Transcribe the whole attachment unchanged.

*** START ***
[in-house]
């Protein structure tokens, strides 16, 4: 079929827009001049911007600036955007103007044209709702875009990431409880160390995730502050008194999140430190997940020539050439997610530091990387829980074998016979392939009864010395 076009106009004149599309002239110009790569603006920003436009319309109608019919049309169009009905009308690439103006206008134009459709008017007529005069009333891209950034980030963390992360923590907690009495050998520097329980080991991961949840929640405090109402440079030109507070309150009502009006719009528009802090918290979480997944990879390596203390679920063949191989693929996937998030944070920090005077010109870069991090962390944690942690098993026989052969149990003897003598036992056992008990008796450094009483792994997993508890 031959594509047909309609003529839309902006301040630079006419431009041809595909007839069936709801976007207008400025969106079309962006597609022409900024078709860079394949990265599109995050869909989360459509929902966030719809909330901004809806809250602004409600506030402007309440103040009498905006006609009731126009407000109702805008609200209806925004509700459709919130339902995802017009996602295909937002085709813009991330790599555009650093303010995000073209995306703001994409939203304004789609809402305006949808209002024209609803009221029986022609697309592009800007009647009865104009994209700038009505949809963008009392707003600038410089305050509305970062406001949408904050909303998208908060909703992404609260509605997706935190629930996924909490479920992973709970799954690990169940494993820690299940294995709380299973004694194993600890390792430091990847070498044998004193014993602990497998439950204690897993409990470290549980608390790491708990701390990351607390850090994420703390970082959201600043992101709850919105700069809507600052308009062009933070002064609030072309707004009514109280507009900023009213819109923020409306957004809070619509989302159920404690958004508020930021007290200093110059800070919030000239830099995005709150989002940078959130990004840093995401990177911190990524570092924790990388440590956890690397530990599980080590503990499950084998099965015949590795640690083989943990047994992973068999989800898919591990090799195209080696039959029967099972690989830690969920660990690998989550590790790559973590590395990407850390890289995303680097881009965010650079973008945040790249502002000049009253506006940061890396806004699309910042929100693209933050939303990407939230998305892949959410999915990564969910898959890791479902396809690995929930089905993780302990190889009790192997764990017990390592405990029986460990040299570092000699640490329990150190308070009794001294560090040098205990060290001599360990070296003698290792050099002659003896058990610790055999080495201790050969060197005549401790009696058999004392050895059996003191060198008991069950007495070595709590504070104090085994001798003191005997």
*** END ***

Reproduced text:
[in-house]
């Protein structure tokens, strides 16, 4: 079929827009001049911007600036955007103007044209709702875009990431409880160390995730502050008194999140430190997940020539050439997610530091990387829980074998016979392939009864010395 076009106009004149599309002239110009790569603006920003436009319309109608019919049309169009009905009308690439103006206008134009459709008017007529005069009333891209950034980030963390992360923590907690009495050998520097329980080991991961949840929640405090109402440079030109507070309150009502009006719009528009802090918290979480997944990879390596203390679920063949191989693929996937998030944070920090005077010109870069991090962390944690942690098993026989052969149990003897003598036992056992008990008796450094009483792994997993508890 031959594509047909309609003529839309902006301040630079006419431009041809595909007839069936709801976007207008400025969106079309962006597609022409900024078709860079394949990265599109995050869909989360459509929902966030719809909330901004809806809250602004409600506030402007309440103040009498905006006609009731126009407000109702805008609200209806925004509700459709919130339902995802017009996602295909937002085709813009991330790599555009650093303010995000073209995306703001994409939203304004789609809402305006949808209002024209609803009221029986022609697309592009800007009647009865104009994209700038009505949809963008009392707003600038410089305050509305970062406001949408904050909303998208908060909703992404609260509605997706935190629930996924909490479920992973709970799954690990169940494993820690299940294995709380299973004694194993600890390792430091990847070498044998004193014993602990497998439950204690897993409990470290549980608390790491708990701390990351607390850090994420703390970082959201600043992101709850919105700069809507600052308009062009933070002064609030072309707004009514109280507009900023009213819109923020409306957004809070619509989302159920404690958004508020930021007290200093110059800070919030000239830099995005709150989002940078959130990004840093995401990177911190990524570092924790990388440590956890690397530990599980080590503990499950084998099965015949590795640690083989943990047994992973068999989800898919591990090799195209080696039959029967099972690989830690969920660990690998989550590790790559973590590395990407850390890289995303680097881009965010650079973008945040790249502002000049009253506006940061890396806004699309910042929100693209933050939303990407939230998305892949959410999915990564969910898959890791479902396809690995929930089905993780302990190889009790192997764990017990390592405990029986460990040299570092000699640490329990150190308070009794001294560090040098205990060290001599360990070296003698290792050099002659003896058990610790055999080495201790050969060197005549401790009696058999004392050895059996003191060198008991069950007495070595709590504070104090085994001798003191005997």